And then came the Phantom of the Opera.
Understand, of course, that my closest friends were geeks of the highest order, and I was the worst of them - I disdained sports, loved books more than cars and video games, had a regular column in the school paper, and was even part of the school band. (I would have played D&D but I found it, uh, limiting, and besides, I was more Asimov than Tolkien). So our group definitely skipped over the genesis of the hiphop/rocker wars, the beginnings of grunge, and of course the local band scene. We were hooked on the drama of the Phantom and Christine, disdained Raoul (as we did most of the pretty boys), and celebrated the freakishness of the Phantom. Being different may leave you scarred, but who wants the usual adulation when one can be a genius?
Phantom was the biggest cultural thing that hit us that year. In between readings of David Eddings' Belgariad series and the Dragonlance novels by Weis and Hickman (Wheel of Time wasn't out yet in paperback, and yes, I am dating myself here), Phantom filled our landscape. In the days pre-cable and pre-Internet we managed to get a libretto and listened avidly on cassette.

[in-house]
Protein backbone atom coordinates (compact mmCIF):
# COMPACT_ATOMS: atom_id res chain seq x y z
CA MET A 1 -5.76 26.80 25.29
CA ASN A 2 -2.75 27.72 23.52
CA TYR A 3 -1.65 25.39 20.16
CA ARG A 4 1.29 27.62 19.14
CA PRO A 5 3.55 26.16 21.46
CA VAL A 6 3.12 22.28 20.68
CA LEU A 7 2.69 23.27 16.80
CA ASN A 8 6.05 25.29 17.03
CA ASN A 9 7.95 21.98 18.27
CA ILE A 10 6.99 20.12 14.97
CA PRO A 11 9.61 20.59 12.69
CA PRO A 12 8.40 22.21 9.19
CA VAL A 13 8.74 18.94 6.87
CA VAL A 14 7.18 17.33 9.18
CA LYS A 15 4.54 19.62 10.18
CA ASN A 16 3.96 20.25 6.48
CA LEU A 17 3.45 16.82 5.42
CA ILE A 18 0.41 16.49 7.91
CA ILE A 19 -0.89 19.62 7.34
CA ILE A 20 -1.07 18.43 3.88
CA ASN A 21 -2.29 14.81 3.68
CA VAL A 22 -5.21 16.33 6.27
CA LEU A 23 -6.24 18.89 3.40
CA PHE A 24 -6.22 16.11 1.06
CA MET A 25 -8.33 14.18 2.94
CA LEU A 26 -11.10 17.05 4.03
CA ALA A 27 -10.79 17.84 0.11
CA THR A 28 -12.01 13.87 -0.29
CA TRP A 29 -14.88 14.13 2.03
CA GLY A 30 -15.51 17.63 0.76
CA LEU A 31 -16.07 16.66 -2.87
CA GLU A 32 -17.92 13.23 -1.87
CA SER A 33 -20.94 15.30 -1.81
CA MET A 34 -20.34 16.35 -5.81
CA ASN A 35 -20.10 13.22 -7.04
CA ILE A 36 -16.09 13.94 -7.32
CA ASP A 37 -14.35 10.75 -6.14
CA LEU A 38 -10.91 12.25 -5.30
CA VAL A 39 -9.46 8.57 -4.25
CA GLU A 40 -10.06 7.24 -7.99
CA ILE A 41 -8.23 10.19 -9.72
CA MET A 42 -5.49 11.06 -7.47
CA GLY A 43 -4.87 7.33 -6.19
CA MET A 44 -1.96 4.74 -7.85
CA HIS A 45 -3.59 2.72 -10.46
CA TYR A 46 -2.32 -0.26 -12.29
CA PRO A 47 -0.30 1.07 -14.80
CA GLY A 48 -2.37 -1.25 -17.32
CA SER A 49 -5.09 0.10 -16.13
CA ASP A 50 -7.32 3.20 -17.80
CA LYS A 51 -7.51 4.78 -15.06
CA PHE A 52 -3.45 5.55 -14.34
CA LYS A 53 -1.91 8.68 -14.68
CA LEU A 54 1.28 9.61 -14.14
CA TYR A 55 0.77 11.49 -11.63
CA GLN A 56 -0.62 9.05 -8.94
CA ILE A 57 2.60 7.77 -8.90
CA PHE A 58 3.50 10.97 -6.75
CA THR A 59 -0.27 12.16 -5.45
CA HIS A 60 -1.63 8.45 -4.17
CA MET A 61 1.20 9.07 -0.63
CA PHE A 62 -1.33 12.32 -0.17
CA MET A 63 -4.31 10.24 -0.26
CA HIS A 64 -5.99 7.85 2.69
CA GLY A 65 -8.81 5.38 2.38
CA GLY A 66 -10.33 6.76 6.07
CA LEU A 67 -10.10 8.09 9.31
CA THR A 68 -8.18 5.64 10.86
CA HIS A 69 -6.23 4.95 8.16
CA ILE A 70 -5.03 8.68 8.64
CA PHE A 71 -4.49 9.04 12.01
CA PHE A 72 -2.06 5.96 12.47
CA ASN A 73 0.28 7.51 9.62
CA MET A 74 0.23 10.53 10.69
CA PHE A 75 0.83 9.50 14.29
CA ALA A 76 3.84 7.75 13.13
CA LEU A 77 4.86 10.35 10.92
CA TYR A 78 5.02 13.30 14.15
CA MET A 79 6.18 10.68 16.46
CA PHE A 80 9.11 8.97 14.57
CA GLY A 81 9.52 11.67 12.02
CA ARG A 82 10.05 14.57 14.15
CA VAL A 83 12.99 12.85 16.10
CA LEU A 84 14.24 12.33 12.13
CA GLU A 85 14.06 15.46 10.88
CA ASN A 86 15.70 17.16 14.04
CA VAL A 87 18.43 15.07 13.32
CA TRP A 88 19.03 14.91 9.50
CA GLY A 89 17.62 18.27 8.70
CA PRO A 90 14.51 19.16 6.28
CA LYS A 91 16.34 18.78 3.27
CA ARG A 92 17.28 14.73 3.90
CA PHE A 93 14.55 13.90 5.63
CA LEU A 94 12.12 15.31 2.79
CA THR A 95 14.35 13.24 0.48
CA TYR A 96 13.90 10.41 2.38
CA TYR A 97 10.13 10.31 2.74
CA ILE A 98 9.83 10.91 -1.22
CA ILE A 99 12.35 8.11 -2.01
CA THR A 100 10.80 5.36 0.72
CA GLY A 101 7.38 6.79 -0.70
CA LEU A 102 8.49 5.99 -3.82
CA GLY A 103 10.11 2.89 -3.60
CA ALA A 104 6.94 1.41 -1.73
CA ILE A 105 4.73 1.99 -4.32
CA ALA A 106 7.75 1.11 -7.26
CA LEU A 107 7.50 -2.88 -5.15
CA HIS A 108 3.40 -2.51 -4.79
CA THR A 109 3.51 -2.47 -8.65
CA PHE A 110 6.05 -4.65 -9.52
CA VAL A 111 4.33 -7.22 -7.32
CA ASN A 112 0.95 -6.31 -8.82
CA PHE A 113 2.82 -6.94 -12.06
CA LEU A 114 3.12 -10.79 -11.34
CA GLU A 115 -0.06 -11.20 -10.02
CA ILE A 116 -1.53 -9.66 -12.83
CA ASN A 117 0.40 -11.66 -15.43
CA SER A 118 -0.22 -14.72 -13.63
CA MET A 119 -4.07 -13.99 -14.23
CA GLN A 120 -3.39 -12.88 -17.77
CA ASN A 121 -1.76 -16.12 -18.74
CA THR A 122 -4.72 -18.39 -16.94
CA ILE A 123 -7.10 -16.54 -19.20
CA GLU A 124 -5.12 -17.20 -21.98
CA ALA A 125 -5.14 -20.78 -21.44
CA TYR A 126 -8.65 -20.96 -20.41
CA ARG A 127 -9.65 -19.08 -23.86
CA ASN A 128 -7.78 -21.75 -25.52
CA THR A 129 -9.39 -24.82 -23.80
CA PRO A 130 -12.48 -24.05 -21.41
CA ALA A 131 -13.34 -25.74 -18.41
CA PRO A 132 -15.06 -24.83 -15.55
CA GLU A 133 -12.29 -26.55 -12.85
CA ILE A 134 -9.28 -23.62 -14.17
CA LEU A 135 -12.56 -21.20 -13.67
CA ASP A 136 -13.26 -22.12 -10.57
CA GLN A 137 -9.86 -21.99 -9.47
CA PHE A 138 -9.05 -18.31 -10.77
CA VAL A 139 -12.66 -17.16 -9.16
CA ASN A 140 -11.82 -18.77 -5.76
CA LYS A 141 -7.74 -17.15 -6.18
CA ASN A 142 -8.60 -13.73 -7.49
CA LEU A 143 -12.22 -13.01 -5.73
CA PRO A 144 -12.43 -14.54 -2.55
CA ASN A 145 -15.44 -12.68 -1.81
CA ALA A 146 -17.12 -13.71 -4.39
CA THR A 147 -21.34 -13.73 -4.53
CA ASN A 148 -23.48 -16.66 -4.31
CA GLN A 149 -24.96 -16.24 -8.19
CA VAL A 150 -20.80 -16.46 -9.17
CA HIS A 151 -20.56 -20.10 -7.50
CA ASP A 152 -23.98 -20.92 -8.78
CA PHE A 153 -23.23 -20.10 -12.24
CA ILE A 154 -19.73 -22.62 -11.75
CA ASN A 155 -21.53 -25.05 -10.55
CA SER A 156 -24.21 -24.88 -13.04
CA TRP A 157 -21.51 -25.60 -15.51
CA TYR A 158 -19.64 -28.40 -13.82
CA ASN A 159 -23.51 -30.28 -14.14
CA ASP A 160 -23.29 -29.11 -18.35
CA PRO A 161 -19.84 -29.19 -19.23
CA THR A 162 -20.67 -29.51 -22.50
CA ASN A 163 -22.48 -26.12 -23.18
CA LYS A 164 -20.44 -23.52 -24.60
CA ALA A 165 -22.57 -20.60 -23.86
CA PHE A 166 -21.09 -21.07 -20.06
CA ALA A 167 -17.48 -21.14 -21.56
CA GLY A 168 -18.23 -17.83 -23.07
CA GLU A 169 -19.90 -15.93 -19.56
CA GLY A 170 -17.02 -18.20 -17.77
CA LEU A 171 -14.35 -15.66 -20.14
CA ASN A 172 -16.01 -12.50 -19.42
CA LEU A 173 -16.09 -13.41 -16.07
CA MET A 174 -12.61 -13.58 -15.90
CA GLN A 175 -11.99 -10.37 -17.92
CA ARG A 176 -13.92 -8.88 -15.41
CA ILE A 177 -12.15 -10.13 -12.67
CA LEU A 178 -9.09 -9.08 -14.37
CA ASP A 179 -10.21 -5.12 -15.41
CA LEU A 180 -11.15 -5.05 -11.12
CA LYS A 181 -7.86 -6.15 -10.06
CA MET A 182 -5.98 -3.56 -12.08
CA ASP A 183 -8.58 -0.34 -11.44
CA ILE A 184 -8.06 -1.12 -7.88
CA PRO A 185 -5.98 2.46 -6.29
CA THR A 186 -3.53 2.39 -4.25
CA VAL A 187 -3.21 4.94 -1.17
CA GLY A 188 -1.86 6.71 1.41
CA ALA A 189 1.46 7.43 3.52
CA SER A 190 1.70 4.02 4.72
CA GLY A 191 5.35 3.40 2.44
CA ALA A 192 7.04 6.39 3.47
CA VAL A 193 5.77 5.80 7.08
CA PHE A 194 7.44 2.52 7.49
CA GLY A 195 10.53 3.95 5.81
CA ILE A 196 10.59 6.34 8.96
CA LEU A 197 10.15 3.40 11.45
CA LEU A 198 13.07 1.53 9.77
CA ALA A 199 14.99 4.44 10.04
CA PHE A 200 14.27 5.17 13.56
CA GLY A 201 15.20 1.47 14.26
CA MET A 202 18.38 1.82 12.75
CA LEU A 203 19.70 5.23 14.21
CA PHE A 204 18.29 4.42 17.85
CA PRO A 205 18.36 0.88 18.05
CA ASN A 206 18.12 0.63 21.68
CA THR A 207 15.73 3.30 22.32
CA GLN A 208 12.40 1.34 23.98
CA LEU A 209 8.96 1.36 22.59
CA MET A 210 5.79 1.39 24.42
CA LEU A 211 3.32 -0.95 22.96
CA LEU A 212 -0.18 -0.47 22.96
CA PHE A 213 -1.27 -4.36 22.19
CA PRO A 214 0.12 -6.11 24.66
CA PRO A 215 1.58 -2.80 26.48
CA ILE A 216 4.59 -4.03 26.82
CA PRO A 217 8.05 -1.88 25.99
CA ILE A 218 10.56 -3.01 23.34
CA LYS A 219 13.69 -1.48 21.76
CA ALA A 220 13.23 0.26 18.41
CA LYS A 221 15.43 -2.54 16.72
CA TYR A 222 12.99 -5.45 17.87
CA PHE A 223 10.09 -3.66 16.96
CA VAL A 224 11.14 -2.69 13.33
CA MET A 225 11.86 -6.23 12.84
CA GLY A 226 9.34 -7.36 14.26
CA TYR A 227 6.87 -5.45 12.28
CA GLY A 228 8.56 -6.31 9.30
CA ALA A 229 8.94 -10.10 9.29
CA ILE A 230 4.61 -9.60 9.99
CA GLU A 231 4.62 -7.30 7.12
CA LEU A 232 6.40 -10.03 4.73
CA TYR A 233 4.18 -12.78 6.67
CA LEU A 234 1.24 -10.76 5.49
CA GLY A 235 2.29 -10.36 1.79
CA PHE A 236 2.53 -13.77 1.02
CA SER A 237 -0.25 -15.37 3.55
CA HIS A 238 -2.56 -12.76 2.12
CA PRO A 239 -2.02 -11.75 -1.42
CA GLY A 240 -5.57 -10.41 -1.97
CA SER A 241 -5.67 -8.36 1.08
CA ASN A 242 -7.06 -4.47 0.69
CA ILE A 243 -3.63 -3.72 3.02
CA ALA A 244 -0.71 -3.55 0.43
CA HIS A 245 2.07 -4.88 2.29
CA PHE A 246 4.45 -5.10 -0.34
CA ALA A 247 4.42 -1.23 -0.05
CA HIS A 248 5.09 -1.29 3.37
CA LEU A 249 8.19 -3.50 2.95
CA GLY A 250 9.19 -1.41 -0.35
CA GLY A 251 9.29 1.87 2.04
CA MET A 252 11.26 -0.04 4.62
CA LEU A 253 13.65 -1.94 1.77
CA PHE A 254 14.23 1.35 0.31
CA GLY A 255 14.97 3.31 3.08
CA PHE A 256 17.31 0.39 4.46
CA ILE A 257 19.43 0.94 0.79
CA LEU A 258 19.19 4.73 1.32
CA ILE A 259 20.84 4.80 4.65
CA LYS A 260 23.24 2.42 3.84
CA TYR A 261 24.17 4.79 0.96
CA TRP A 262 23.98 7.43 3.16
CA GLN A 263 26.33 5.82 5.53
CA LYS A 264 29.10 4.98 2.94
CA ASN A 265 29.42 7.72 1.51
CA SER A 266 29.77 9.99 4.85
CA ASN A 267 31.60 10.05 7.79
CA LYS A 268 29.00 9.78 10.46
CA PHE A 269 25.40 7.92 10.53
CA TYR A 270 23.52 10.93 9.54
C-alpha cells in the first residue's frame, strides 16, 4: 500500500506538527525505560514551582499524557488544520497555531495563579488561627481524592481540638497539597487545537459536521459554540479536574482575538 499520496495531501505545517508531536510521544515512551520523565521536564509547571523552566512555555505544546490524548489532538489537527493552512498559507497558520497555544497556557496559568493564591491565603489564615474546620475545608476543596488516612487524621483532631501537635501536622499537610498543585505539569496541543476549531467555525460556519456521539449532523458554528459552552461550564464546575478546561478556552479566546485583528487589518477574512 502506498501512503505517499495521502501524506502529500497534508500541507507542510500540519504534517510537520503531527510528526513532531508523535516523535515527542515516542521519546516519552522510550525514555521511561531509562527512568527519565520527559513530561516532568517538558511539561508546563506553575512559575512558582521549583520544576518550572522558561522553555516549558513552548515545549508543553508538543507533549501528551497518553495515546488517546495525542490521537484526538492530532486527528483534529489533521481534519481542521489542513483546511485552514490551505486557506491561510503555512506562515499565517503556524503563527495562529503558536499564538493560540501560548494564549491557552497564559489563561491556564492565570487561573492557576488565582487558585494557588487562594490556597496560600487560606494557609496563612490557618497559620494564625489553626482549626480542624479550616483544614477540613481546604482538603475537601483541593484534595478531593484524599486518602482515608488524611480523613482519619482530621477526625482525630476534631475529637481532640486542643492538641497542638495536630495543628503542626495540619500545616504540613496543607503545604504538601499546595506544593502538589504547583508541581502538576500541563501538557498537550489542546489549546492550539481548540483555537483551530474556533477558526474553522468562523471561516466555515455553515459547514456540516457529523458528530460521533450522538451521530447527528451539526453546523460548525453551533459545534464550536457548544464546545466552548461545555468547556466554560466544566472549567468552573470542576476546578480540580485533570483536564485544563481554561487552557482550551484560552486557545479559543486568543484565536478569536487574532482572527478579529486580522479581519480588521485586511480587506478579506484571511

I liked "Music of the Night" the best (Billy Crystal mocks this song in a famous scene from "Forget Paris"), though "Think of Me" and "Masquerade/Why So Silent" were close --- though the rest of the material was singable --- the premise of the show was a bit flimsy, but the grandeur of its scale was revealing. It was inspirational to me, at the very least, in the way I appreciated musical theater, and theater in general.
Yup, you could call me gay but at least I was in touch with global culture. Or so I believed at the time. Later that year, our class put out a short play which we rehearsed in less than a week - I'm racking my brain for the title but the story was of a sick man who until his deathbed suspected his wife and best friend of cheating together on him. I won the lead at the last minute as our choice for the role begged off. We didn't have a girl to play the wife's part, so we changed the circumstances to that of a young son.